Christensen states that about 93% of all startups change their strategic direction at least once before getting it right. So, flexibility and preservation of initial capital are clearly critical for survival. But, an initial direction is still needed before you can begin engagement in your idea.

Two Reasons to Write a Business Plan

The role of writing a business plan is really two-fold. The first is to better clarify the strategic direction you want to purse with your business endeavor. If, for nothing else, the act of writing down your objectives, strategic direction and competitive differentiation forces you to really think about these critical thoughts. You can’t go to market unless you are really comfortable in telling your story. Writing it down in a business plan forces you to review all the points, including those you might be inclined to gloss over for lack of interest.

The second role of writing a business plan is to get funding. An outside bank, business partner or venture capitalist will want to have some sort of documentation explaining in detail what it is you plan to accomplish. After all, it is their money that you will be investing. At this point, a more formal business plan starts to make sense. Note that while an angel investor might prefer to hear your “elevator pitch” and in a few minutes, and then decide whether or not they will fund you, it still is very helpful if you have gone through the exercise of more formally reviewing your target market, competition, product positioning and pricing strategy to better understand how to turn a profit.

Alternatively, if by flushing through your new business idea in greater detail, you discover that there is an inherent flaw in your plan, it is better to have found out earlier versus investing considerable effort, resources and money into an idea that really couldn’t work.

The Right Time

Getting back to the question of timing, as you come up with an initial idea for a new business or product line extension, it probably doesn’t make sense to prepare a business plan. First, you need to do some “gut” checks to see what sort of viability your idea might have. That review process might include talking to industry experts, potential business partners, friends and family. If your business involves the manufacturing of a new product, then it might also make sense to get an idea of what costs are involved and what possible patents might be required in order to avoid potential infringement issues.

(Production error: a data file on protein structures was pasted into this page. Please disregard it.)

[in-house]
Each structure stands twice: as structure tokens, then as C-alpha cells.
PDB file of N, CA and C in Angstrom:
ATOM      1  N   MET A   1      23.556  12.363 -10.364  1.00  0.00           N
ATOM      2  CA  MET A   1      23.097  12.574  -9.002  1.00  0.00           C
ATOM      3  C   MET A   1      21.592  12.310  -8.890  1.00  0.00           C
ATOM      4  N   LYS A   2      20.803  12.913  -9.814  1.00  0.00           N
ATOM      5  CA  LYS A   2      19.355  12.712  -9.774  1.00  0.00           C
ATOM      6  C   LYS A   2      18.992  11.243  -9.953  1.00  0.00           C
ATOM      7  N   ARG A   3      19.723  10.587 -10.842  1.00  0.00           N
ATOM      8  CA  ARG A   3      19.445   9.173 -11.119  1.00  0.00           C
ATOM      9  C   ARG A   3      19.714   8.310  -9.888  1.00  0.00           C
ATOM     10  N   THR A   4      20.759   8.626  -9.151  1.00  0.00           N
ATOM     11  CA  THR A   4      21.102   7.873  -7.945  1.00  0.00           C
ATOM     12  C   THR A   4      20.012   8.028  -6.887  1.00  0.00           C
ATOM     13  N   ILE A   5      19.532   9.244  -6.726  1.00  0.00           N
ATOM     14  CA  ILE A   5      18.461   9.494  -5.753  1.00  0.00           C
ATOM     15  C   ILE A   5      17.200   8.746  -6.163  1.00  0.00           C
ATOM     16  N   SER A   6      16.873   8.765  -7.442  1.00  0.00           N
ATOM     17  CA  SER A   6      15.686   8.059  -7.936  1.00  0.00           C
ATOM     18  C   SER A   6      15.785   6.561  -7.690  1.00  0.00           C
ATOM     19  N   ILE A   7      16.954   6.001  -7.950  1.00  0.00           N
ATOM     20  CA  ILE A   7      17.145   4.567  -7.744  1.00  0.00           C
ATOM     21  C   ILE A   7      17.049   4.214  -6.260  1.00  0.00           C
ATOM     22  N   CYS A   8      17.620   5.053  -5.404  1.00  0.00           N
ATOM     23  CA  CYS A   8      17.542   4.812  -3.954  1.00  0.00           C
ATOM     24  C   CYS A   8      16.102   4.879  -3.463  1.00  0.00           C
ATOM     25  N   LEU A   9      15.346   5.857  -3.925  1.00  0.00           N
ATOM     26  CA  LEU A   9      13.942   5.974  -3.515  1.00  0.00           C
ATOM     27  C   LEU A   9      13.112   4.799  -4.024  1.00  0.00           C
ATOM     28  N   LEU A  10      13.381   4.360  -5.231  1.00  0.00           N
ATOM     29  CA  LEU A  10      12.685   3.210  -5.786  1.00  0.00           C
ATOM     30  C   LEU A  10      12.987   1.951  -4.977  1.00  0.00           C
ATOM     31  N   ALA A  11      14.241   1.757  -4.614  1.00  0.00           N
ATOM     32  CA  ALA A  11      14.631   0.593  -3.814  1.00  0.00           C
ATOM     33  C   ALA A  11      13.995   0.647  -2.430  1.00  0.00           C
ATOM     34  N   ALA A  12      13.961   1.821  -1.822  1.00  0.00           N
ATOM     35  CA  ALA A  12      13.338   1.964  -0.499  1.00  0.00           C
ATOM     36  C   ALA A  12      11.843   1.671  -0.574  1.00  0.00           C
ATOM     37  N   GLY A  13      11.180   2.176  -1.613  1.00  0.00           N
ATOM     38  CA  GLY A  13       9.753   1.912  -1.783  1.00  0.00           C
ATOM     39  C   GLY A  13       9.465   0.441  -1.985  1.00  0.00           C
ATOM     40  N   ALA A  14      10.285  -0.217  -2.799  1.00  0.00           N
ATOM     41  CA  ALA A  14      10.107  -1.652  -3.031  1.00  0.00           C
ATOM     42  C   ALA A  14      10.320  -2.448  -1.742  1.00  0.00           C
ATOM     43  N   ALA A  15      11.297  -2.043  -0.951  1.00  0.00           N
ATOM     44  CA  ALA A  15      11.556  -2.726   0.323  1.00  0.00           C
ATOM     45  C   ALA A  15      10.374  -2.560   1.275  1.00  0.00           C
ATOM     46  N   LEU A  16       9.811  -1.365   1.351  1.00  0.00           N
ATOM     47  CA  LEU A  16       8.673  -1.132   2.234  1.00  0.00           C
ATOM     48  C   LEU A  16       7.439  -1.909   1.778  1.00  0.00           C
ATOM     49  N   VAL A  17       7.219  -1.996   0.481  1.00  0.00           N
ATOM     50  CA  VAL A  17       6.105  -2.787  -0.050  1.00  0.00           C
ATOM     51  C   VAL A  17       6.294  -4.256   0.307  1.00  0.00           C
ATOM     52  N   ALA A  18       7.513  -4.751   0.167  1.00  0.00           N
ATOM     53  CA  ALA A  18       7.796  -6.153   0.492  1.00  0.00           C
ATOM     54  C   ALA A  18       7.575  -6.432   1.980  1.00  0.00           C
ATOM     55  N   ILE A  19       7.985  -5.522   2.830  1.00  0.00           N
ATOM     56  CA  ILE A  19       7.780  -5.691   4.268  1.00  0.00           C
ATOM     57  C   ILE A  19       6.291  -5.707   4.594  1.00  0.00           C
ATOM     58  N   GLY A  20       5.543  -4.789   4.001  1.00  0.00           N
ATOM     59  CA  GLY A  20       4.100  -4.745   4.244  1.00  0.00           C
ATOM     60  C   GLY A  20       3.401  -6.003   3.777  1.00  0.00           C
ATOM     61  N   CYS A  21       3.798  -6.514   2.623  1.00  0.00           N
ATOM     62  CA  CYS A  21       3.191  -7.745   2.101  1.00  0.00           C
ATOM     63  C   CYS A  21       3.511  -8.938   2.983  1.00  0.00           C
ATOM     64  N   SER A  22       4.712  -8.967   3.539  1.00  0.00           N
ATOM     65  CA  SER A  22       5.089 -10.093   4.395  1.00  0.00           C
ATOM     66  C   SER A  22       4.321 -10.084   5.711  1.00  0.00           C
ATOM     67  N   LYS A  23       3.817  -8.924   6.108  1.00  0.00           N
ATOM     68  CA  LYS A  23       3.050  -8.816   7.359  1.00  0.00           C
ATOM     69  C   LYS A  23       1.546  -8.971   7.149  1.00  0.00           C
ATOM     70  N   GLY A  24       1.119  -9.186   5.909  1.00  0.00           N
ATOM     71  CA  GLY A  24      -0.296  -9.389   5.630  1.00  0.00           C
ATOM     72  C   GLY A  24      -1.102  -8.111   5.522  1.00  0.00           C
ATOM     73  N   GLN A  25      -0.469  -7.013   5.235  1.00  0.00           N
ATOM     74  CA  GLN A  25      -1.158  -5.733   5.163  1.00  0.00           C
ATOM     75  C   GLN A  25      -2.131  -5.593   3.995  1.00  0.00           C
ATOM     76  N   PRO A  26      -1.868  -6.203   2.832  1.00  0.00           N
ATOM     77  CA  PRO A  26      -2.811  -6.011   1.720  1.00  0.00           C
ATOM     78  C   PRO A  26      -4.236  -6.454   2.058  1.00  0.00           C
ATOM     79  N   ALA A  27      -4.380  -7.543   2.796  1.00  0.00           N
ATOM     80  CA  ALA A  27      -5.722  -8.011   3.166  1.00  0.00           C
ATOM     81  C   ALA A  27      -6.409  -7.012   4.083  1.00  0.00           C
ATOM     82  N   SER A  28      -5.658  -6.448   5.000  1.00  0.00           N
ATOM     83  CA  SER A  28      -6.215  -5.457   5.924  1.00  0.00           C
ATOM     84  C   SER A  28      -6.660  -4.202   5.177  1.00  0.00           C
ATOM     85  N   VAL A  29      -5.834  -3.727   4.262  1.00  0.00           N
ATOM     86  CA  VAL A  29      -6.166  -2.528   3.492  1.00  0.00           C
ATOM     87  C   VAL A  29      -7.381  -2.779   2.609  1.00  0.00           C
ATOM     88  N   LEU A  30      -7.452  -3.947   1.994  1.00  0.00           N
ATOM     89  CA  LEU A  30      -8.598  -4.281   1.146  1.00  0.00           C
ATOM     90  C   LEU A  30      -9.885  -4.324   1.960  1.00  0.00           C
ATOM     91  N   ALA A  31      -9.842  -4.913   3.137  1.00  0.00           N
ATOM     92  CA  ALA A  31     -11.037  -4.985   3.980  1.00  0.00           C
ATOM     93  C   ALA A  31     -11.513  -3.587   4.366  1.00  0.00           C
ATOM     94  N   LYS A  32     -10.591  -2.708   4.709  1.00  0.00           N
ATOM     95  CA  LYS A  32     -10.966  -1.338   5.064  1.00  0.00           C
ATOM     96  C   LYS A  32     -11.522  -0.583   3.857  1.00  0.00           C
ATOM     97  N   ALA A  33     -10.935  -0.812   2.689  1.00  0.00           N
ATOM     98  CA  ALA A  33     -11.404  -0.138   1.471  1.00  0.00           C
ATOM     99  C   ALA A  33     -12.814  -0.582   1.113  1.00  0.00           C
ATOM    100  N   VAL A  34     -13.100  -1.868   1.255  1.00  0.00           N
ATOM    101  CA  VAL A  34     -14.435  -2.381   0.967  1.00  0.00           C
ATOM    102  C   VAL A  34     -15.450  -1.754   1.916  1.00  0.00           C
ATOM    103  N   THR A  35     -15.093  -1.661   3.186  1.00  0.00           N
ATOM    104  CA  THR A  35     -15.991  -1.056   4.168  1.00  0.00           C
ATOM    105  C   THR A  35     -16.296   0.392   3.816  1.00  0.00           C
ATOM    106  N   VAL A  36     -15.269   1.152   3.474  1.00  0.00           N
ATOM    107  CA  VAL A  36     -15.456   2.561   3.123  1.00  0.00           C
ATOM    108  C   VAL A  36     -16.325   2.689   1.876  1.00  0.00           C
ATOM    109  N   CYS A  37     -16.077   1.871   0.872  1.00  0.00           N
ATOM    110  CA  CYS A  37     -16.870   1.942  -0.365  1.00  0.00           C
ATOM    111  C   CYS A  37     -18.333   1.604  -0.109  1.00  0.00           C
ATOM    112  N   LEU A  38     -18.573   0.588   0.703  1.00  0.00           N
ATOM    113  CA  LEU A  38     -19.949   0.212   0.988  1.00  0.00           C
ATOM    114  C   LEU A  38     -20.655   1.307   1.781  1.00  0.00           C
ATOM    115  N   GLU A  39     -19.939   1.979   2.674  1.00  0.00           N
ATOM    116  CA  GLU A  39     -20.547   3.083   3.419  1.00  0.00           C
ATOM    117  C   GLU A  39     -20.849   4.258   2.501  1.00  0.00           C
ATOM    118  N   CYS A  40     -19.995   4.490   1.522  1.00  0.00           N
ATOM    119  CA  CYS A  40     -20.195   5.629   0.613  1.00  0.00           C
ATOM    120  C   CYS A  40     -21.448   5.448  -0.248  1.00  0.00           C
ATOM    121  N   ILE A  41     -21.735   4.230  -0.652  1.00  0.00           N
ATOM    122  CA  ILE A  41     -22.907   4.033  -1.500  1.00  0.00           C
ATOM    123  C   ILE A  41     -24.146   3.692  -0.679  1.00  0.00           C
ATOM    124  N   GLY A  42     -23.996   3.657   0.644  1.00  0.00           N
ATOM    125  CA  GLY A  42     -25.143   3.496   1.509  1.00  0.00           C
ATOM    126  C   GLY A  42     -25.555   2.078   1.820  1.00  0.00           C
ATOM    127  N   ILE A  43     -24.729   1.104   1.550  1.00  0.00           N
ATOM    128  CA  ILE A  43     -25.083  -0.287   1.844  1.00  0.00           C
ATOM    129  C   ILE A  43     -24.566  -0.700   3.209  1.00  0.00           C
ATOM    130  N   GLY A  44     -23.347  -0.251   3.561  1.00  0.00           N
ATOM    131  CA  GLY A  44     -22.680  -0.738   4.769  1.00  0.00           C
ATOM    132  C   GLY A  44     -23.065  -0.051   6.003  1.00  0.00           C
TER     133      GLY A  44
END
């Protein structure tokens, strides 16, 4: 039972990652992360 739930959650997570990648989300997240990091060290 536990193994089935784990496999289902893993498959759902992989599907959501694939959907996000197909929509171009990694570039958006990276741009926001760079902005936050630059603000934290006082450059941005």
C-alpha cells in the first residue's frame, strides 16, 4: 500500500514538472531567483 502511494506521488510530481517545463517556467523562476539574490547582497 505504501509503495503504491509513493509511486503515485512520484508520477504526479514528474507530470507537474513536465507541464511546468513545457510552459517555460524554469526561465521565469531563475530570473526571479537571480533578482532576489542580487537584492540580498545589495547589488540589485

Once your initial review is accomplished and you feel comfortable your idea definitely has merit, now is probably a good time to consider writing a plan that captures the salient competitive and marketing requirements to get your idea off the ground. Through that process, you will soon realize whether or not your idea could work, at which time it is highly likely you will need to consider the use of outside funding. As your plan will be virtually complete by that time, having the plan already written will let you continue forward without delay.

 

Gordon Benzie is a marketing communications professional and business plan adviser that specializes in preparing and executing upon business plans and marketing strategies. Gordon can be found on Google+

Leave a Comment

Filed under Business Plan, Business Plan Writer, Business Strategy

5 Reasons to Hire a Marketing Consultant

By Gordon Benzie

 

direction_to_follow_to_hire_marketing_consultant

Most business professionals have a budget or a fixed level of resources to work with. Those working at startups must be extra vigilant, as extended budget overruns could sink the company. When you are operating within these types of constraints, it is easy to get into the mindset of thinking “I can do it all,” or “I have to do it all” because I can’t afford to pay someone else to do what I can do, which in the end gives me a greater chance for survival.